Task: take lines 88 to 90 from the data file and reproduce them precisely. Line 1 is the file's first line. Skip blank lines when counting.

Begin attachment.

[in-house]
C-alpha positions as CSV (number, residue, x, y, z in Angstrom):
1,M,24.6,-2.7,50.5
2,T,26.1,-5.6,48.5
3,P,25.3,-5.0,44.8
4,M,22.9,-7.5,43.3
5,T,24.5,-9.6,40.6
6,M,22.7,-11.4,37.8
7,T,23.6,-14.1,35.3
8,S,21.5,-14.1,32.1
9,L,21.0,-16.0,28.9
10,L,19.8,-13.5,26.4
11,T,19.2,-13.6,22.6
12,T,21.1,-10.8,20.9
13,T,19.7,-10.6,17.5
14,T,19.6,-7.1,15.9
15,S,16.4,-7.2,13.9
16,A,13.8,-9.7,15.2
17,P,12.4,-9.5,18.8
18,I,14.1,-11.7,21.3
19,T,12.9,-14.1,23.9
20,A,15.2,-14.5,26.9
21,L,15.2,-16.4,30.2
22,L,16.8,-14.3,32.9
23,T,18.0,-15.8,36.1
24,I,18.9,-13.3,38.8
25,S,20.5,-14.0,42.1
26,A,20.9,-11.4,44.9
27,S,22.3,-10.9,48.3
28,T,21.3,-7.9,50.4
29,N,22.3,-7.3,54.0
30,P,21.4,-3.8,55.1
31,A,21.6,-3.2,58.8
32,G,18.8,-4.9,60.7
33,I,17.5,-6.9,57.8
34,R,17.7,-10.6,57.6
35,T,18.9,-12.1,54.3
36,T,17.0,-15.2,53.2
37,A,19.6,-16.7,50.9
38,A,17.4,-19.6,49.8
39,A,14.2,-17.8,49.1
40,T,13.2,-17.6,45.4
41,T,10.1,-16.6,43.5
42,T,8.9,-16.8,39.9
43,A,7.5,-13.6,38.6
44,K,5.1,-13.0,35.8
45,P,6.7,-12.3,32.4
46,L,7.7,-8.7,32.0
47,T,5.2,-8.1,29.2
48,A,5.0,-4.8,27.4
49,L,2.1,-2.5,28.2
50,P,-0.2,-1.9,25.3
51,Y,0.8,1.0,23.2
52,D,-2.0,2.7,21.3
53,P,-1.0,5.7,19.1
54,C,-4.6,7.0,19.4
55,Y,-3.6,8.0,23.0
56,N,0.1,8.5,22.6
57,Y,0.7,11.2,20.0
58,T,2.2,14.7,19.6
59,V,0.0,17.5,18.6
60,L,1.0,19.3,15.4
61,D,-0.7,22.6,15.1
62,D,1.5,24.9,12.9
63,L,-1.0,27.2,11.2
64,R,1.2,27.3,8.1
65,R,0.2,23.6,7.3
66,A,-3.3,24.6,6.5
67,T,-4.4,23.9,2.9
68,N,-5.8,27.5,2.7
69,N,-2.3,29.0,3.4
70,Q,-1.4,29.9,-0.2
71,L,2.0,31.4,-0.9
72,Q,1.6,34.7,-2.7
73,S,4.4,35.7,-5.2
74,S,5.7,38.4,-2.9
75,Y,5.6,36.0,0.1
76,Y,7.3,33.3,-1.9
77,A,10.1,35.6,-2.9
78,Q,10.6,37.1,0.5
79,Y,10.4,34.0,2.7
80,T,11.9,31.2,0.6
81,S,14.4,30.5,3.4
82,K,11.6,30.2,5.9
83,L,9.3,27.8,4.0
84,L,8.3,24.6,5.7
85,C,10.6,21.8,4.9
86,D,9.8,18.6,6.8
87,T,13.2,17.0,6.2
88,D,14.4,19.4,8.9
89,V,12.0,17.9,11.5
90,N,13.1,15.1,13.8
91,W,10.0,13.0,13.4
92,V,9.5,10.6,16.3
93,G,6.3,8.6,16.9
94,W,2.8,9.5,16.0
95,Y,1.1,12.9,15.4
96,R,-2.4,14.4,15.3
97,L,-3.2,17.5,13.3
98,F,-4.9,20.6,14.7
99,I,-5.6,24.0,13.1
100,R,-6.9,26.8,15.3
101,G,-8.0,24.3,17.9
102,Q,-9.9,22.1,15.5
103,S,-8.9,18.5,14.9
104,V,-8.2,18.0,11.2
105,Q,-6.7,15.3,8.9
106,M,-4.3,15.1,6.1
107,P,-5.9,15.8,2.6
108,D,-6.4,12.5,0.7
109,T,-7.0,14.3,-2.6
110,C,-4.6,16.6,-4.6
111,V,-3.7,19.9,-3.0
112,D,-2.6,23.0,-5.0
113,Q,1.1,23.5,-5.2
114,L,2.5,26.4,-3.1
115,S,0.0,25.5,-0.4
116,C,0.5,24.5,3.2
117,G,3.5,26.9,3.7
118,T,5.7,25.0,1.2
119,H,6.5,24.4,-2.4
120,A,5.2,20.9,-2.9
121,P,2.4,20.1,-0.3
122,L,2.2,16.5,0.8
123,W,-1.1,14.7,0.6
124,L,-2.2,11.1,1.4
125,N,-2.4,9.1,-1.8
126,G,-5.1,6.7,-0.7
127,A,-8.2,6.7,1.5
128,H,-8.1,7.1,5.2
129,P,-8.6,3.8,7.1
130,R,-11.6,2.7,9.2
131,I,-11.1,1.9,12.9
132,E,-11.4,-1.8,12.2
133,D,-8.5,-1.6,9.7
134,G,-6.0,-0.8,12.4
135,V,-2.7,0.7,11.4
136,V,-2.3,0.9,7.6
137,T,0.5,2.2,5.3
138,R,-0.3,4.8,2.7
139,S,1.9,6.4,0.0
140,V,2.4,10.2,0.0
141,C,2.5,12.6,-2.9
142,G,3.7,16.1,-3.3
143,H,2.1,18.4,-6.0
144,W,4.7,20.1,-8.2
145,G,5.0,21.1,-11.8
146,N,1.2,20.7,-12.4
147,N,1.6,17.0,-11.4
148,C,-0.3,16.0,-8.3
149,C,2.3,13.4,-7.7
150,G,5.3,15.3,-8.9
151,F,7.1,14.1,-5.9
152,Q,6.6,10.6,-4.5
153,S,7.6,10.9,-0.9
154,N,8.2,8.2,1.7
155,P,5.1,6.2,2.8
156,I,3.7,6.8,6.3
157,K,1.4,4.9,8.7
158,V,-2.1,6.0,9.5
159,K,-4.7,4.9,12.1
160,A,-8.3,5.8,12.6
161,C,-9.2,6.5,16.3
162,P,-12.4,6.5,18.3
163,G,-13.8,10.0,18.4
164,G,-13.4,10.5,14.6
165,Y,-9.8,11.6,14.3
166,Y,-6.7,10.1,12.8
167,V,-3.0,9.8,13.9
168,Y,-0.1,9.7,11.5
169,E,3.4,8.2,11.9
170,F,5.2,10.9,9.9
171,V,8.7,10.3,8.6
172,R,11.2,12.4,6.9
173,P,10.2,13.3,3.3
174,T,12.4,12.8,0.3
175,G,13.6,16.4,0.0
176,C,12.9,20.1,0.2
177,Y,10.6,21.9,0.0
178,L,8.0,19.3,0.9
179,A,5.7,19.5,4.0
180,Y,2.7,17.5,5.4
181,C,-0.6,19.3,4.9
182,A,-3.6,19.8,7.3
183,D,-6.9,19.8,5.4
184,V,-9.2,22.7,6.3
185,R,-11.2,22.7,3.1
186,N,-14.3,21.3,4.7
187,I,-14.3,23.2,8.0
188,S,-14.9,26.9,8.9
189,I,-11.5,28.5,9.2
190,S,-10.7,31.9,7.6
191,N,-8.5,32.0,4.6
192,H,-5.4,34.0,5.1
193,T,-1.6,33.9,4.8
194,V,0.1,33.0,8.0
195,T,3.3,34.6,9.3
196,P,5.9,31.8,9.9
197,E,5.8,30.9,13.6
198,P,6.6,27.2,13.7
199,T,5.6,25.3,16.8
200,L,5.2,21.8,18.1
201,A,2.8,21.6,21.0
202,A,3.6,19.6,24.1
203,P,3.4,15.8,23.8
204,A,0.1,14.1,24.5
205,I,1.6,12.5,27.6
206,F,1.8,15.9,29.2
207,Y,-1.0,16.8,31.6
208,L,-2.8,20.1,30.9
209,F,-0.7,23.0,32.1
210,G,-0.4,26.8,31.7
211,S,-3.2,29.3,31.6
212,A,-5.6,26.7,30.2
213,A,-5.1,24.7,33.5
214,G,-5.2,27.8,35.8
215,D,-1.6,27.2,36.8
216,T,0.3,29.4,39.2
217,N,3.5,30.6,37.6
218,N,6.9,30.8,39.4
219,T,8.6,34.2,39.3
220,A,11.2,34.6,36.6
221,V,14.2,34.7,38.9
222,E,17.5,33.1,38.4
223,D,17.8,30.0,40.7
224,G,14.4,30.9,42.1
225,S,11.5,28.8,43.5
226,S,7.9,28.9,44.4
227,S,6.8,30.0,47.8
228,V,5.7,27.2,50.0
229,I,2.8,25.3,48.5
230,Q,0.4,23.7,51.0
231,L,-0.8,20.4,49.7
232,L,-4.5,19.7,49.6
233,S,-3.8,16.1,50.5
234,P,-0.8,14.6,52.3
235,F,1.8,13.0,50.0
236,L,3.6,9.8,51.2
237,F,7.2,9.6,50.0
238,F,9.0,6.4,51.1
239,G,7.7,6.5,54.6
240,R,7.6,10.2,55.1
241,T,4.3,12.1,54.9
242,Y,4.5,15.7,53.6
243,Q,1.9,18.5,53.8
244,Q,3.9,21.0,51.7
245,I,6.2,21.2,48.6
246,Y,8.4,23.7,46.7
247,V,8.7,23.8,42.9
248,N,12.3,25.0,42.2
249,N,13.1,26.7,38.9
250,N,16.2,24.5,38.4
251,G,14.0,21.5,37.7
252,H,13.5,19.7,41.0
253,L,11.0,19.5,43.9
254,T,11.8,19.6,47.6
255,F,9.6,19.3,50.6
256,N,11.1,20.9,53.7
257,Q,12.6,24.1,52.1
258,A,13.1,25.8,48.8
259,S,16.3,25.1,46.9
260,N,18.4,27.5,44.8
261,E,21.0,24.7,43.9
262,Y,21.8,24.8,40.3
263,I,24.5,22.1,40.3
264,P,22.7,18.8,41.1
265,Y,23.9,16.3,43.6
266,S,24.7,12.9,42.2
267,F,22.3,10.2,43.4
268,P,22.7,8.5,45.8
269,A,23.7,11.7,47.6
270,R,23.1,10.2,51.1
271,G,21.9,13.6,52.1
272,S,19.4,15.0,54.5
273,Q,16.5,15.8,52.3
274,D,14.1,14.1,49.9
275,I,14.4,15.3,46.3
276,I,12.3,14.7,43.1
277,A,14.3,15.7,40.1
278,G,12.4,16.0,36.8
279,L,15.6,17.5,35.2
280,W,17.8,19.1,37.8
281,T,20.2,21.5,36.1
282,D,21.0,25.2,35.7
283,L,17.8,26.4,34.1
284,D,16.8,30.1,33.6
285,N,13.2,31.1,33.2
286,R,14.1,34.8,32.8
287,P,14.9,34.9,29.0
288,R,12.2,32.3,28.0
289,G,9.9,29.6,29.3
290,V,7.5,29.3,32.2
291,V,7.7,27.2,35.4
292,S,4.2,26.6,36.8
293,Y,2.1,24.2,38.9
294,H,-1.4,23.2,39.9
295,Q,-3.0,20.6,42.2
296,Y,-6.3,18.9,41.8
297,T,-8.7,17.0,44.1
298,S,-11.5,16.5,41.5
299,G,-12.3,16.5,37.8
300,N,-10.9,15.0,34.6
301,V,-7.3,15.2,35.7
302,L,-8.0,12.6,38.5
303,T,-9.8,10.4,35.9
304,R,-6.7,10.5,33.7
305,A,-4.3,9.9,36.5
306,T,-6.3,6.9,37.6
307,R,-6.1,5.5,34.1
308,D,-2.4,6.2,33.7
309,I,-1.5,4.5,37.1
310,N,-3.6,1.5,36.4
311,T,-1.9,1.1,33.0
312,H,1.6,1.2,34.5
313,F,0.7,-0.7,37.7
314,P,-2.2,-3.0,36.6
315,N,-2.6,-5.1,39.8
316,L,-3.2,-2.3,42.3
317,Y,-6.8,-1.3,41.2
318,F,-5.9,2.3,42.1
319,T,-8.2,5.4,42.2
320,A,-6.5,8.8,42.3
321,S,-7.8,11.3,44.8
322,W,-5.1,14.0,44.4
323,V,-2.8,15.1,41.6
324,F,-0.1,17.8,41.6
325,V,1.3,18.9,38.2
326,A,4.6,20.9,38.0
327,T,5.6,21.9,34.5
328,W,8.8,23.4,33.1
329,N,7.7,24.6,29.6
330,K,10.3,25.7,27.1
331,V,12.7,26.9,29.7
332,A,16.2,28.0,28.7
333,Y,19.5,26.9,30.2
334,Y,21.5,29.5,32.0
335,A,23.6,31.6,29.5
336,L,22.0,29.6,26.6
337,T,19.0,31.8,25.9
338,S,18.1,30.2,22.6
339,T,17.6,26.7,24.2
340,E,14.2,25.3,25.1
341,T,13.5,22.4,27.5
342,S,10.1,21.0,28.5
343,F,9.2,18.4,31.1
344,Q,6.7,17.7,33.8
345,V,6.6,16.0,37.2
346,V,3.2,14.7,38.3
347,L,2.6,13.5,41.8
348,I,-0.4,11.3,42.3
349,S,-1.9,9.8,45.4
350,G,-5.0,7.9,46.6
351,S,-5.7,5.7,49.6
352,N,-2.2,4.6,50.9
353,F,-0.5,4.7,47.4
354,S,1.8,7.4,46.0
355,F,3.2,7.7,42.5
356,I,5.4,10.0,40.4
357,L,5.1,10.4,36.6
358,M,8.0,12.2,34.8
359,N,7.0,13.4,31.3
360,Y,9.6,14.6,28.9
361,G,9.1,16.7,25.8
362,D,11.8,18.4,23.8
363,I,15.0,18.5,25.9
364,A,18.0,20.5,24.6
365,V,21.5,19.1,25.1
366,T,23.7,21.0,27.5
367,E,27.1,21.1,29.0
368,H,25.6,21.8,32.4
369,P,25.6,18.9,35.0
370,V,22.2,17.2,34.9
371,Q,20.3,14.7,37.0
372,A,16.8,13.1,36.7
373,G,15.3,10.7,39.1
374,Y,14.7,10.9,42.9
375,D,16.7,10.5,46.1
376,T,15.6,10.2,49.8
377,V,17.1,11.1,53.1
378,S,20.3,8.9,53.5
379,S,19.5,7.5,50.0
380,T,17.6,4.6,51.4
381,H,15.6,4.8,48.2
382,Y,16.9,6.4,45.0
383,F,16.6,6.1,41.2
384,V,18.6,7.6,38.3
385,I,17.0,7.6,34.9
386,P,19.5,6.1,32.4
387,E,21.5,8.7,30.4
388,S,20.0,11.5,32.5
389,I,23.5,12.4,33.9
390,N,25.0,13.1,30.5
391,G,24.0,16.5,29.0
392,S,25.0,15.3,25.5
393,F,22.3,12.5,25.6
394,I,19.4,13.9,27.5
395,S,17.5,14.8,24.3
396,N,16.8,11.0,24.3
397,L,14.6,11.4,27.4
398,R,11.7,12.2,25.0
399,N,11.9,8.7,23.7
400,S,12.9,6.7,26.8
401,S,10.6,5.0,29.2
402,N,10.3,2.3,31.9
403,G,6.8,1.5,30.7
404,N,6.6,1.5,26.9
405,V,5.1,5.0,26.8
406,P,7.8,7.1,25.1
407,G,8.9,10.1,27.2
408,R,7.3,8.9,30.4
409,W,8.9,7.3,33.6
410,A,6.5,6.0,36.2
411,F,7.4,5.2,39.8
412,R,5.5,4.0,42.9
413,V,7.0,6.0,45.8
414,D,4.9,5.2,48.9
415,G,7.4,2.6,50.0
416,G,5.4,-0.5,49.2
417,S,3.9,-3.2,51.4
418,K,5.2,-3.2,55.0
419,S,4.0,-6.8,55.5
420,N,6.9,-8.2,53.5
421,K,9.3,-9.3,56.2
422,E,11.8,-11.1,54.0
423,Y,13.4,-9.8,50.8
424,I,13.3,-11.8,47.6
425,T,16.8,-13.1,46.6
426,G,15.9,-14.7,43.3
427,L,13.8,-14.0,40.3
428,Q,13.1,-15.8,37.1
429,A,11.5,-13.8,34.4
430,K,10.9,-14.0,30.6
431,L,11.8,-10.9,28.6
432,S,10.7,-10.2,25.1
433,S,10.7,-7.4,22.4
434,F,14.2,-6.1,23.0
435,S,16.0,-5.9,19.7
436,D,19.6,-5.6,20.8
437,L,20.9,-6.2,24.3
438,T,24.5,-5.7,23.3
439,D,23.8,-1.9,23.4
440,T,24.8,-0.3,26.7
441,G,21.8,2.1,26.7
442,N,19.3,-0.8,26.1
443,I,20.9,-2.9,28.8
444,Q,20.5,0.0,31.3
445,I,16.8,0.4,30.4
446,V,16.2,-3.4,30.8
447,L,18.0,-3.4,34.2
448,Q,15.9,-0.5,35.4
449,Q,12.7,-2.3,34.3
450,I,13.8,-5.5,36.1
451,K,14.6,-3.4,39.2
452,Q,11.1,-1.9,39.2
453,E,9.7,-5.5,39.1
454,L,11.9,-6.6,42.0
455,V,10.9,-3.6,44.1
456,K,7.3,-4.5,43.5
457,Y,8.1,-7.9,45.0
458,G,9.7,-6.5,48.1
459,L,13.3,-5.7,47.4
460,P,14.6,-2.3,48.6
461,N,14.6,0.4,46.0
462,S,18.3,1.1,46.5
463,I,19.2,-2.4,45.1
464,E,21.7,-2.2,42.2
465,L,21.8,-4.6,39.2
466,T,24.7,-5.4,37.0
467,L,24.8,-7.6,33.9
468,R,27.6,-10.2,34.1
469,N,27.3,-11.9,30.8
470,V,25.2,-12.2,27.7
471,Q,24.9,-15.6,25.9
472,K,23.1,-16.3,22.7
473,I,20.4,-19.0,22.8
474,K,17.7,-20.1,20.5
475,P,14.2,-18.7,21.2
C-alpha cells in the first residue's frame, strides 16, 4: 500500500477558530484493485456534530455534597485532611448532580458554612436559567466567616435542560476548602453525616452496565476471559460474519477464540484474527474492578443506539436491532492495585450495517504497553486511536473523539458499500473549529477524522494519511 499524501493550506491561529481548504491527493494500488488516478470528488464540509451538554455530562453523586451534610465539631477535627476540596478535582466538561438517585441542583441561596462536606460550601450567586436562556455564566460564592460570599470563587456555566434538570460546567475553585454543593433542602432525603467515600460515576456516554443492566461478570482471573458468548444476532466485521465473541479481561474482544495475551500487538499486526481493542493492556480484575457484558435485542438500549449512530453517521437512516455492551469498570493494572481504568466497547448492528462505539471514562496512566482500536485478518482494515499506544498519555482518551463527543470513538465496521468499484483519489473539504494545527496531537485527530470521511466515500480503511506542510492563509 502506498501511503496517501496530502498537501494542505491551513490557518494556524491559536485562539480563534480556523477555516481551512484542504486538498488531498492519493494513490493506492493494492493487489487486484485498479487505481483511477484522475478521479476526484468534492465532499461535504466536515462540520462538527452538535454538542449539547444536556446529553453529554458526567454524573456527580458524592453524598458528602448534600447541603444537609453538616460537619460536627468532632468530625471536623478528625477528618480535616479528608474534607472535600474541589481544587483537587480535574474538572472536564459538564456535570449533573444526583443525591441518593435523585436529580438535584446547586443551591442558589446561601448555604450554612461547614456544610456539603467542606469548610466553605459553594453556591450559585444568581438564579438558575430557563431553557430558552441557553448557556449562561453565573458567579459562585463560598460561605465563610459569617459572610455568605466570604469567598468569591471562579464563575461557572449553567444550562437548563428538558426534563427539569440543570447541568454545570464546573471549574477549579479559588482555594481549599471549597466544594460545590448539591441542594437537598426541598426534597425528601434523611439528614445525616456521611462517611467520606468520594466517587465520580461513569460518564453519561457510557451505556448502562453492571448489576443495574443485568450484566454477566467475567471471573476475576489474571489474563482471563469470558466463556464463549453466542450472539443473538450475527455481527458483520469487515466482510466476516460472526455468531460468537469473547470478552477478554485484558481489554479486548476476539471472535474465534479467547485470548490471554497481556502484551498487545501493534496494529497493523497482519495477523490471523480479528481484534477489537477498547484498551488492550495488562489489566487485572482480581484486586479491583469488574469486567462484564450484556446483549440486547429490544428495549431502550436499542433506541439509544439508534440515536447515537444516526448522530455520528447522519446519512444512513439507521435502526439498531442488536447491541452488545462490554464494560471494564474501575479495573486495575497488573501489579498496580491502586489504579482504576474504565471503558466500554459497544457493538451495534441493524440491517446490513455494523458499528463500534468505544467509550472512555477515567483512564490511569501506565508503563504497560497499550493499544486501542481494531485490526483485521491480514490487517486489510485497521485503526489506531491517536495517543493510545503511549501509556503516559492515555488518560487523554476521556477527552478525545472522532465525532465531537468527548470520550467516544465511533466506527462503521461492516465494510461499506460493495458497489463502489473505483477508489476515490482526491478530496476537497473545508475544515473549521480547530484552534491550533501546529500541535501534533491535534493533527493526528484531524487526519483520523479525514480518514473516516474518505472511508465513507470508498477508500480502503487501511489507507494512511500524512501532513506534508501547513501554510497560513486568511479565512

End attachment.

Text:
86,D,9.8,18.6,6.8
87,T,13.2,17.0,6.2
88,D,14.4,19.4,8.9